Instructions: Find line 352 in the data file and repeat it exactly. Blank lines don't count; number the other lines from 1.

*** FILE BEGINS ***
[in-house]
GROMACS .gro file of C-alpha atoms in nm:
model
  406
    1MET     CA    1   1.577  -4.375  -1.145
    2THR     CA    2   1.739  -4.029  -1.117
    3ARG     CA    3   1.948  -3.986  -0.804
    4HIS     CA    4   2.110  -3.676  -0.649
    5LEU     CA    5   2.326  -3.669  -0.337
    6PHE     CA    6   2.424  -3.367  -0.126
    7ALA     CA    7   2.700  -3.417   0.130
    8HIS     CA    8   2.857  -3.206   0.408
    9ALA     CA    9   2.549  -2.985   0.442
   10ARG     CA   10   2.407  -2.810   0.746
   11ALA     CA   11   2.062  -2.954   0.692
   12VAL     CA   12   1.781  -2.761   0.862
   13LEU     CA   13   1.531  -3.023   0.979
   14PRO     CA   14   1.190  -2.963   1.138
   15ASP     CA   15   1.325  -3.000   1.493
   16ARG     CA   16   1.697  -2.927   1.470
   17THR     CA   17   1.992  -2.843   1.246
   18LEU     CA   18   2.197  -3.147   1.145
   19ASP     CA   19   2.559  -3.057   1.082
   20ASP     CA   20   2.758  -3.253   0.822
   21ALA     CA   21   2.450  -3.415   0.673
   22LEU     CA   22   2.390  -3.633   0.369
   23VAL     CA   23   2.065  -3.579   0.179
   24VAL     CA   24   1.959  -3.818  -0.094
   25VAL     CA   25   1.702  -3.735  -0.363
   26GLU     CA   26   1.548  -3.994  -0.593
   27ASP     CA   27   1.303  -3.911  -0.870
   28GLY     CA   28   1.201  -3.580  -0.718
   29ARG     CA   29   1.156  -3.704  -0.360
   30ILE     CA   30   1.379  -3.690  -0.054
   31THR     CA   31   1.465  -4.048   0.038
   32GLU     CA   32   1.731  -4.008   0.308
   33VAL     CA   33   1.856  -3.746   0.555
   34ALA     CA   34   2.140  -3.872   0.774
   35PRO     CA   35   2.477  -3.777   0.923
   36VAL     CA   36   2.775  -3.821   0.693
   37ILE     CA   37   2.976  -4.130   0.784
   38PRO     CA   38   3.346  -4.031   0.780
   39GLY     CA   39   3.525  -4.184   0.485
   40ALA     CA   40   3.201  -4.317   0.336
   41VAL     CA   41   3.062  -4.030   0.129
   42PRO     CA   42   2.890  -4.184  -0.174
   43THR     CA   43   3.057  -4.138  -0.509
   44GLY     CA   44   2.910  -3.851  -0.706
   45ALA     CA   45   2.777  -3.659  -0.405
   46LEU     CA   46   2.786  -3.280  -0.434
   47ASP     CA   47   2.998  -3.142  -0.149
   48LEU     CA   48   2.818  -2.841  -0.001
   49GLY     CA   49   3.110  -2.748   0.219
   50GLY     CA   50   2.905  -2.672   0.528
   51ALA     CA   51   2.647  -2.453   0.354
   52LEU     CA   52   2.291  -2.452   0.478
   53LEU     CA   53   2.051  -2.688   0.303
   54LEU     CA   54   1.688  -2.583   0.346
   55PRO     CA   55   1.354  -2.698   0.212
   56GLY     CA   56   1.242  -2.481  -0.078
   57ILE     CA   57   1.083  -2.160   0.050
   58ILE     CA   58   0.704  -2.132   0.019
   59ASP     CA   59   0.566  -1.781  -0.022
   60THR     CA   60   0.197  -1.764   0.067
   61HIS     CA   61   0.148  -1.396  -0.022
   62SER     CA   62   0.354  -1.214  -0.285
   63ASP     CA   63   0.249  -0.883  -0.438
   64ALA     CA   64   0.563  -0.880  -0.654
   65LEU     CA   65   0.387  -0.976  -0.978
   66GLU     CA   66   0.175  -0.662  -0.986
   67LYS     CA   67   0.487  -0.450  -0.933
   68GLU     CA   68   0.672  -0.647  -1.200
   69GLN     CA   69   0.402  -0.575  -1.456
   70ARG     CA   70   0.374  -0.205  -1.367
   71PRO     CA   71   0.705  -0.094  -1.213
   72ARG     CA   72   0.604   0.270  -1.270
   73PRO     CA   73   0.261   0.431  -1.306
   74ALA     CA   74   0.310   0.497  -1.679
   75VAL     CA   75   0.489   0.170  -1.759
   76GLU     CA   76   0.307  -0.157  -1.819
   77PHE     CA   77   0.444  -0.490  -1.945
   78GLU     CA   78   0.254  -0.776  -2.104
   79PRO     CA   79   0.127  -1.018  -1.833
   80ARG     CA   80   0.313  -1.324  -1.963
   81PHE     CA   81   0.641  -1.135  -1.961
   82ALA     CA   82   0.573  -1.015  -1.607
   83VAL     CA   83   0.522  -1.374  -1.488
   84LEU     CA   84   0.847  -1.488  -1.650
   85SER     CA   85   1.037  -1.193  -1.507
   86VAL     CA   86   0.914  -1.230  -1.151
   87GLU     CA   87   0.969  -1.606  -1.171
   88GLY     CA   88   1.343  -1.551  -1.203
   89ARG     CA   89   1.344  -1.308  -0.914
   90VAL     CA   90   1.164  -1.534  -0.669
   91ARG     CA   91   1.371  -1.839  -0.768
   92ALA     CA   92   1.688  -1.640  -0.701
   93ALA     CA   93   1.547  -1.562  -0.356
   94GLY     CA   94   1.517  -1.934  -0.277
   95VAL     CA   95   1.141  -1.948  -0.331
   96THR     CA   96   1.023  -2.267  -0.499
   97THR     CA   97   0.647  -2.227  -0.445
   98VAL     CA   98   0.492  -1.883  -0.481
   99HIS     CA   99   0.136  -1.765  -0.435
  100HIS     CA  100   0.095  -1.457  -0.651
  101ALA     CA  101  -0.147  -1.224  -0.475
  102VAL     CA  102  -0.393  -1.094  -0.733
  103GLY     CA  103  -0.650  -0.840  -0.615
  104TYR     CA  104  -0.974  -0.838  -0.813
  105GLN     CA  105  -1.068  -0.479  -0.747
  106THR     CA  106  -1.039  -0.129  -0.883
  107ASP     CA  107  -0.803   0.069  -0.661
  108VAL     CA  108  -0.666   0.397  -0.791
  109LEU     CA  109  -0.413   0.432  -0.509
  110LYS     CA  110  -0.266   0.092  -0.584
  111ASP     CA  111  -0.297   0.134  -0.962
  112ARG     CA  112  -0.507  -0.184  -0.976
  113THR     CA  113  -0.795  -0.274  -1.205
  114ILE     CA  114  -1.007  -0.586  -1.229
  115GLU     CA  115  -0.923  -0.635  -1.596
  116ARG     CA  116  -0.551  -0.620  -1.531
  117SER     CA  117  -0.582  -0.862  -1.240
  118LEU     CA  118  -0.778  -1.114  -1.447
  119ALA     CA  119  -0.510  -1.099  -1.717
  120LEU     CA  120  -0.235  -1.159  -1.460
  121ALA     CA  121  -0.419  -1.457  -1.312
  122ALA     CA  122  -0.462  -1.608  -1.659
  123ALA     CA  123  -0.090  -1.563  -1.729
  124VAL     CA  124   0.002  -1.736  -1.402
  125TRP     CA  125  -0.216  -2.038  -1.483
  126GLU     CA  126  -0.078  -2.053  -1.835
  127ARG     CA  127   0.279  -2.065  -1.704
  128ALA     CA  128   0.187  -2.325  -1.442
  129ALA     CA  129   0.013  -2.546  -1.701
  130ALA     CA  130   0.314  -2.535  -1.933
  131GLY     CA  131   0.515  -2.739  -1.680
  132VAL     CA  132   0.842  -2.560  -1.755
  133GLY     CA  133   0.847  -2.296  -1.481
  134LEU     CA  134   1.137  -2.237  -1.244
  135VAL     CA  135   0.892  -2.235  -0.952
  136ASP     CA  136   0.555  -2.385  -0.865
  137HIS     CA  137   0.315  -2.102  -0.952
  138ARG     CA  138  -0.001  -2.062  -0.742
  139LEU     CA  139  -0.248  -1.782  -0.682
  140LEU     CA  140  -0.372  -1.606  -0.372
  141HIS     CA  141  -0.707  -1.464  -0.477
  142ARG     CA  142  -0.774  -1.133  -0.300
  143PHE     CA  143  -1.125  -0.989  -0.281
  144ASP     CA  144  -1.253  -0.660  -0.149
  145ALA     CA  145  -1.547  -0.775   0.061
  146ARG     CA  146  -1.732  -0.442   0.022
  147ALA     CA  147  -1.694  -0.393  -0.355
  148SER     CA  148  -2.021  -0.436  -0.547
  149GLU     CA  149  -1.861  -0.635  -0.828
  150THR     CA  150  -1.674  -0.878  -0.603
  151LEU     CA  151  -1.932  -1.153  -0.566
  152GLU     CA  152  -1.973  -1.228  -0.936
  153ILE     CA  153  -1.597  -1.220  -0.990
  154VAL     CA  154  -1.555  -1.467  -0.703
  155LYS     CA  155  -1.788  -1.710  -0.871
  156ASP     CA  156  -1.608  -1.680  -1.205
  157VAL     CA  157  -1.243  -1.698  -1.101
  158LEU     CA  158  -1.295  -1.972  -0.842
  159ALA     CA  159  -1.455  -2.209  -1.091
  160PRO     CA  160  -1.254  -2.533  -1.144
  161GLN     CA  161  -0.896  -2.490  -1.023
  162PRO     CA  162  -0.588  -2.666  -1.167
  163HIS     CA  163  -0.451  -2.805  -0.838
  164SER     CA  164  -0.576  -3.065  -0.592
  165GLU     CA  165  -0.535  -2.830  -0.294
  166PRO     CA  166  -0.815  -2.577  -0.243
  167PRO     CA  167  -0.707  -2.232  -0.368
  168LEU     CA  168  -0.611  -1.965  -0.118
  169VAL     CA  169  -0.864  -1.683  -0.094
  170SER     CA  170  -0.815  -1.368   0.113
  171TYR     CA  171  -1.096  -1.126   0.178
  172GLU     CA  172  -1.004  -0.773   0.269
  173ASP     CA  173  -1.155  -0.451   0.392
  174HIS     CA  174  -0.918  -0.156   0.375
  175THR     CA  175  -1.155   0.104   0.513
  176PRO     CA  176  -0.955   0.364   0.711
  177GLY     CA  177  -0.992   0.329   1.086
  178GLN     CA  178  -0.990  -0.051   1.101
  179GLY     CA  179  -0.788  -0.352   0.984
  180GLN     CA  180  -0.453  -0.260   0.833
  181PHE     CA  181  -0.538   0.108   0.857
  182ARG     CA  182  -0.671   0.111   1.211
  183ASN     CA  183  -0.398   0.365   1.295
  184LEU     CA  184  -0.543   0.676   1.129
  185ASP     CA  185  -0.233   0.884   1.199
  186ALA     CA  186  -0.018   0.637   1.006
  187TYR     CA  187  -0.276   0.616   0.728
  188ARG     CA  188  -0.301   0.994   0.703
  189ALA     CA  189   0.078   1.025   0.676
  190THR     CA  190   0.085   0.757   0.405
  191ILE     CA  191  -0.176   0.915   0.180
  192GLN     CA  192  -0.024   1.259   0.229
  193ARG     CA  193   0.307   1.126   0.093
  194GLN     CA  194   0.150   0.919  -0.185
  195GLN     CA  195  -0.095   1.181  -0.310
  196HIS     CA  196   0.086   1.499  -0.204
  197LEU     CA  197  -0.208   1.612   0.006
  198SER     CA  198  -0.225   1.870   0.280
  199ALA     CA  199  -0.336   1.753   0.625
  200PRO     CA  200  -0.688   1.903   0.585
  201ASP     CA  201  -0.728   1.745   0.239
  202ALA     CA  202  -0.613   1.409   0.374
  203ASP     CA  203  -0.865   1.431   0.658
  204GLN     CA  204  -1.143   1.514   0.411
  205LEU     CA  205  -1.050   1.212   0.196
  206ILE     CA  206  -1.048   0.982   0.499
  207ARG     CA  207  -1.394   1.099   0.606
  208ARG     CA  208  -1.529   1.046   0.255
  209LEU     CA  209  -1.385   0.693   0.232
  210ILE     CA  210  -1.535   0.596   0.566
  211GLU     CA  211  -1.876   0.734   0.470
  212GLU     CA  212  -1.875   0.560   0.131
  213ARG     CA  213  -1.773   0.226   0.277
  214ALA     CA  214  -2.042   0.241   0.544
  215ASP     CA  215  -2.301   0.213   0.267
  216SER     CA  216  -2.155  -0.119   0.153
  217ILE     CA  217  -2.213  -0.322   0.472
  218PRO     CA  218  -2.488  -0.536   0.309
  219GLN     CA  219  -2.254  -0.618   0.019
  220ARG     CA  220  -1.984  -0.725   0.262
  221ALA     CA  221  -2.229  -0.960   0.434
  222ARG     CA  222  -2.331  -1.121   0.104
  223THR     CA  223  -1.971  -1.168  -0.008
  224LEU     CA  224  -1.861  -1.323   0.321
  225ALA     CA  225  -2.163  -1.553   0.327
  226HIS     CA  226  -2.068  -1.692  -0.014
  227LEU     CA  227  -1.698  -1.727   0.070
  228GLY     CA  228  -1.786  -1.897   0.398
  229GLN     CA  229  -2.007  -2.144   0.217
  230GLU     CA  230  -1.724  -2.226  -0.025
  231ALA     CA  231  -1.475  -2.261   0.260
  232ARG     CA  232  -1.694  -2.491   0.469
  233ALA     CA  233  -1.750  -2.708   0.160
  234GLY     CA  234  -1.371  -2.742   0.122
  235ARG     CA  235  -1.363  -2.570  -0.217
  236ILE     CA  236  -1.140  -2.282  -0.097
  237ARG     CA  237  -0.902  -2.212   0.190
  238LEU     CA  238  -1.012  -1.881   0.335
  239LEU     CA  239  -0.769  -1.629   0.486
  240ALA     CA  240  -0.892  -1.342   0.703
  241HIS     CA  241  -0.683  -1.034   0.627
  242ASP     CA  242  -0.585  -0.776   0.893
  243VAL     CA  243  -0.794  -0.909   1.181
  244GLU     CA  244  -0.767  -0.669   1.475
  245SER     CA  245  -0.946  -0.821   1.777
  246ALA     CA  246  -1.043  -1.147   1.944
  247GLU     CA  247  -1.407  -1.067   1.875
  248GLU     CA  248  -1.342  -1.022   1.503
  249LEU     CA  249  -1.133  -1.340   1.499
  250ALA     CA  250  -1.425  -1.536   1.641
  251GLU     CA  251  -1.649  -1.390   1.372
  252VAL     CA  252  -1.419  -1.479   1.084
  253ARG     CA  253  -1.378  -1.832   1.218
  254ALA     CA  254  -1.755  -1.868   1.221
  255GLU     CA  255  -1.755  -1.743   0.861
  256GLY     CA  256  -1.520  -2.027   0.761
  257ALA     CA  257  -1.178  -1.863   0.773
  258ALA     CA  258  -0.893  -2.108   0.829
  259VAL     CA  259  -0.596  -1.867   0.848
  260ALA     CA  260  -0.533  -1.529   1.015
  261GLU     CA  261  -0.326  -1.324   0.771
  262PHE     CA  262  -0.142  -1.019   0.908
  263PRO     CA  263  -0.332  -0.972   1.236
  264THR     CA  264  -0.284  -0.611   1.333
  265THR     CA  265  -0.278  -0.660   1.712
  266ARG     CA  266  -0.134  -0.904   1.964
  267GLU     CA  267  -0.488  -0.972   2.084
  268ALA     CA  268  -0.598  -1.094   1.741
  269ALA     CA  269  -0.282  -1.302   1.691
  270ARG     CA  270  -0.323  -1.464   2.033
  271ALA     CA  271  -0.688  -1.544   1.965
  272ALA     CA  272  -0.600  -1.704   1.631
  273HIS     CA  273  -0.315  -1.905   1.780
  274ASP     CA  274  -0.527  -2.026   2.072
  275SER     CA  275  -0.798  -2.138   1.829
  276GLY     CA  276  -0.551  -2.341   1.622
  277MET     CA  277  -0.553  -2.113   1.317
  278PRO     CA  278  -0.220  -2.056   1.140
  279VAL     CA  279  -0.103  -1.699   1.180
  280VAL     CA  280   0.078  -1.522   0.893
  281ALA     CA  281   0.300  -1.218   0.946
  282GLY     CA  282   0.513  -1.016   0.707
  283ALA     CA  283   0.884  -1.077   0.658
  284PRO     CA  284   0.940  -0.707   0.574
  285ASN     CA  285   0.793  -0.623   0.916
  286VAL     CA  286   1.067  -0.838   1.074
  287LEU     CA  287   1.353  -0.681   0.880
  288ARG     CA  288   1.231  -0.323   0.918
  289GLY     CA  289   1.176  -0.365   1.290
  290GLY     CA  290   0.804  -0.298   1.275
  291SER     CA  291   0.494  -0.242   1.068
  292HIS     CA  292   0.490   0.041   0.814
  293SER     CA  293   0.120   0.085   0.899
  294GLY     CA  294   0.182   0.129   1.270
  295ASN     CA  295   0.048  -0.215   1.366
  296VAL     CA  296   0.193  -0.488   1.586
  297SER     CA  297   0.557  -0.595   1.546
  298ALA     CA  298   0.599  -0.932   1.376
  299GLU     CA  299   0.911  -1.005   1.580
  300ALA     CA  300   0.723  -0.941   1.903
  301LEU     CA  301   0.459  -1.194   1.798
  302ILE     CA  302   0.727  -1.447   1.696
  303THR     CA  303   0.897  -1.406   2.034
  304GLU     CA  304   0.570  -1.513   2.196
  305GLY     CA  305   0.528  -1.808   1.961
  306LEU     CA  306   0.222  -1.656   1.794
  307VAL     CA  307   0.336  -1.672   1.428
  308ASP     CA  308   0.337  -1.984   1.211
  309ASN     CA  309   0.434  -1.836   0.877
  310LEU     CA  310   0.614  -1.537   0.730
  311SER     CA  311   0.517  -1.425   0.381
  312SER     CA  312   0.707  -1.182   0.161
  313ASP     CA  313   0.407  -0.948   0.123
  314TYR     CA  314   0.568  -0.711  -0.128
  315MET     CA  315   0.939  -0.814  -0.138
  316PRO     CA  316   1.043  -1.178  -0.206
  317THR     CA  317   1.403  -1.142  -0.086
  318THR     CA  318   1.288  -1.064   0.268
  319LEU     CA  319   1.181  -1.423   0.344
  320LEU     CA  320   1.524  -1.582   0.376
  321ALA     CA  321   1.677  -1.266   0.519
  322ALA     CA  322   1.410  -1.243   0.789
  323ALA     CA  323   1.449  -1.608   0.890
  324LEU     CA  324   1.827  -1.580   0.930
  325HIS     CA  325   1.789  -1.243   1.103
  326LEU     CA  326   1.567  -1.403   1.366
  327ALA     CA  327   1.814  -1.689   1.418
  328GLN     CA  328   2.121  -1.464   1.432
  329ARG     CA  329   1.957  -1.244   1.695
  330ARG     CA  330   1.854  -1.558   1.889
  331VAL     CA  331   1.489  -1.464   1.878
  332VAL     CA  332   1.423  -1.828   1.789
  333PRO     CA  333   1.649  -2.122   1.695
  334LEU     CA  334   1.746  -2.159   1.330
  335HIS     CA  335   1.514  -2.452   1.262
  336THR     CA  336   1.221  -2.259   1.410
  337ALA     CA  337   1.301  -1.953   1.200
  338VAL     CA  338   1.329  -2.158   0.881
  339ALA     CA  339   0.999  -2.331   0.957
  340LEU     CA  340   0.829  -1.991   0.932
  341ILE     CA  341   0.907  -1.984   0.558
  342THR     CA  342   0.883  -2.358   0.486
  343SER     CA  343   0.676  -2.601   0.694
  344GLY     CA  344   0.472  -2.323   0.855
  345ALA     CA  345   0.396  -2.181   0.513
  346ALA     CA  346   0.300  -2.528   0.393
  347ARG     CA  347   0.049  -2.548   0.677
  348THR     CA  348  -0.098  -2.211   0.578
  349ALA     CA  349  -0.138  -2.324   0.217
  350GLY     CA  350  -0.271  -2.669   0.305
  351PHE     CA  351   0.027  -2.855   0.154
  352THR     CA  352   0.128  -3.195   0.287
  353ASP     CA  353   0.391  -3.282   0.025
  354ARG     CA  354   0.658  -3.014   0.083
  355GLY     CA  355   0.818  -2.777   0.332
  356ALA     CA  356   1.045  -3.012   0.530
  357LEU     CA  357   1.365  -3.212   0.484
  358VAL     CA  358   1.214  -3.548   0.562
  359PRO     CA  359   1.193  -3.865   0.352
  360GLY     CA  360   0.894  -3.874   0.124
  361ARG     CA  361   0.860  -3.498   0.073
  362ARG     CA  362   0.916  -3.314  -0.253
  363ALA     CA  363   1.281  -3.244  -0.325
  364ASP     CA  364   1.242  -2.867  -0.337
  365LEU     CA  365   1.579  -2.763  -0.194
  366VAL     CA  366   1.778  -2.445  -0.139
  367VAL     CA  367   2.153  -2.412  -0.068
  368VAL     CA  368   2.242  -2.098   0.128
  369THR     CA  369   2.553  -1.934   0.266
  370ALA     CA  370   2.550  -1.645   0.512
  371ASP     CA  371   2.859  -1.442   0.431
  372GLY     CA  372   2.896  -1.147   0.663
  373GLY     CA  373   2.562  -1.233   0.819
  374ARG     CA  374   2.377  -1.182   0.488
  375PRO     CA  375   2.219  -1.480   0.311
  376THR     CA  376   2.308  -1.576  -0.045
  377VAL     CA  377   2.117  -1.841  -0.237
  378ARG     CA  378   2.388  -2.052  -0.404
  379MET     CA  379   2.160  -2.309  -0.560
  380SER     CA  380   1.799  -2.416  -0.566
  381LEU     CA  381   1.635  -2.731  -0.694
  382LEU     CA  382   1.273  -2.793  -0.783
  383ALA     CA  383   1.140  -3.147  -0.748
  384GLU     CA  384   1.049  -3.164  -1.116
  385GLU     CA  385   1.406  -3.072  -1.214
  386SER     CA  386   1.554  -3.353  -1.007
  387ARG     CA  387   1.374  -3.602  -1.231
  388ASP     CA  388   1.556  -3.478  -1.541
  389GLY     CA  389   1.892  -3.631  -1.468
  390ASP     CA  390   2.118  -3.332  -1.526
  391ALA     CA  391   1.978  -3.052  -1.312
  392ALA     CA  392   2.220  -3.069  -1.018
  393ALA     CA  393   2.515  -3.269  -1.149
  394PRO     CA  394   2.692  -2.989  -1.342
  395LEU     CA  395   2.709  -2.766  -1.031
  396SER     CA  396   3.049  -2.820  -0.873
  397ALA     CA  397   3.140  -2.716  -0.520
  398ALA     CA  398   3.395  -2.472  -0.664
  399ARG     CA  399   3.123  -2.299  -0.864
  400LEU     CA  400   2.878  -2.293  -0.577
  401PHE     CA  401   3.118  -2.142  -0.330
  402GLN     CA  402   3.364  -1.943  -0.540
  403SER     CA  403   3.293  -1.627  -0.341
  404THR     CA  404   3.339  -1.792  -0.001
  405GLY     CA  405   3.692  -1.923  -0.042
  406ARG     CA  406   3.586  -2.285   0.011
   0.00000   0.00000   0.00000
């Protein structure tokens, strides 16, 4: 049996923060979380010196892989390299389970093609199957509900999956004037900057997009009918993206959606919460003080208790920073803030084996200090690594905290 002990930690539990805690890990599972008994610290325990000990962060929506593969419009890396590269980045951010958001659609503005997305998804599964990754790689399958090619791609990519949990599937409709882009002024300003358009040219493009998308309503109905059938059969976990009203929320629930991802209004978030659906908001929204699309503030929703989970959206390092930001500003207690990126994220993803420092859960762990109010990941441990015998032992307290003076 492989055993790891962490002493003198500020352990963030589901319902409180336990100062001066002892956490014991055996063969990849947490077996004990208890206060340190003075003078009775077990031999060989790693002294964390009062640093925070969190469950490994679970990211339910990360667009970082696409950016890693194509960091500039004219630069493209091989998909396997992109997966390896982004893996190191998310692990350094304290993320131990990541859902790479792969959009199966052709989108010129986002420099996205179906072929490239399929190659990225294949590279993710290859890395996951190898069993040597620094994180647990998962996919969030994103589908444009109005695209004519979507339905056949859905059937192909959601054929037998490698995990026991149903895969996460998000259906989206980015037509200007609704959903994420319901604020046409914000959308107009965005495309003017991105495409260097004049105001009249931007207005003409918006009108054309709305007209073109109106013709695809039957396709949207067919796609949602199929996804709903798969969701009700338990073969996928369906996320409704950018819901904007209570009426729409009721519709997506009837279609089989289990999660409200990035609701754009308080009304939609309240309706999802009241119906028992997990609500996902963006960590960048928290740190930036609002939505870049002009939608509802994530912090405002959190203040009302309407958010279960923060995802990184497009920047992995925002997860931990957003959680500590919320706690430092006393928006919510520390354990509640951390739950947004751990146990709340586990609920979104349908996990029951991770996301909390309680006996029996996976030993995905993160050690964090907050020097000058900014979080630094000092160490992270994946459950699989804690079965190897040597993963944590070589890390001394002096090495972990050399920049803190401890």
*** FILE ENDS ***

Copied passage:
  348THR     CA  348  -0.098  -2.211   0.578